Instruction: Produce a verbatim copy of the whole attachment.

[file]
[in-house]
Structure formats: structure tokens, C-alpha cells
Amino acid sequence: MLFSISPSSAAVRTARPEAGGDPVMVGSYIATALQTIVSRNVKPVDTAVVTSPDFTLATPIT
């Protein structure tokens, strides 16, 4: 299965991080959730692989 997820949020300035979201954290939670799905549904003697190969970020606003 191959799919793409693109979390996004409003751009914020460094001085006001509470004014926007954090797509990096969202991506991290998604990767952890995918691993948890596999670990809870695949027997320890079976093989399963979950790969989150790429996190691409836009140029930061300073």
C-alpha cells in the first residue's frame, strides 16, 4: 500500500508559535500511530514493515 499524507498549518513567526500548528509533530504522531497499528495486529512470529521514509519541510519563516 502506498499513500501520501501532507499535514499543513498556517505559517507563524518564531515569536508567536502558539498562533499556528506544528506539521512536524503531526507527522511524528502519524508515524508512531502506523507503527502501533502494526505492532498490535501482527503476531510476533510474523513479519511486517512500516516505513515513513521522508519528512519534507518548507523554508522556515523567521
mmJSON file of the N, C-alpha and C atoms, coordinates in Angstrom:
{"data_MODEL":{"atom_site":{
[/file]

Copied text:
[in-house]
Structure formats: structure tokens, C-alpha cells
Amino acid sequence: MLFSISPSSAAVRTARPEAGGDPVMVGSYIATALQTIVSRNVKPVDTAVVTSPDFTLATPIT
């Protein structure tokens, strides 16, 4: 299965991080959730692989 997820949020300035979201954290939670799905549904003697190969970020606003 191959799919793409693109979390996004409003751009914020460094001085006001509470004014926007954090797509990096969202991506991290998604990767952890995918691993948890596999670990809870695949027997320890079976093989399963979950790969989150790429996190691409836009140029930061300073």
C-alpha cells in the first residue's frame, strides 16, 4: 500500500508559535500511530514493515 499524507498549518513567526500548528509533530504522531497499528495486529512470529521514509519541510519563516 502506498499513500501520501501532507499535514499543513498556517505559517507563524518564531515569536508567536502558539498562533499556528506544528506539521512536524503531526507527522511524528502519524508515524508512531502506523507503527502501533502494526505492532498490535501482527503476531510476533510474523513479519511486517512500516516505513515513513521522508519528512519534507518548507523554508522556515523567521
mmJSON file of the N, C-alpha and C atoms, coordinates in Angstrom:
{"data_MODEL":{"atom_site":{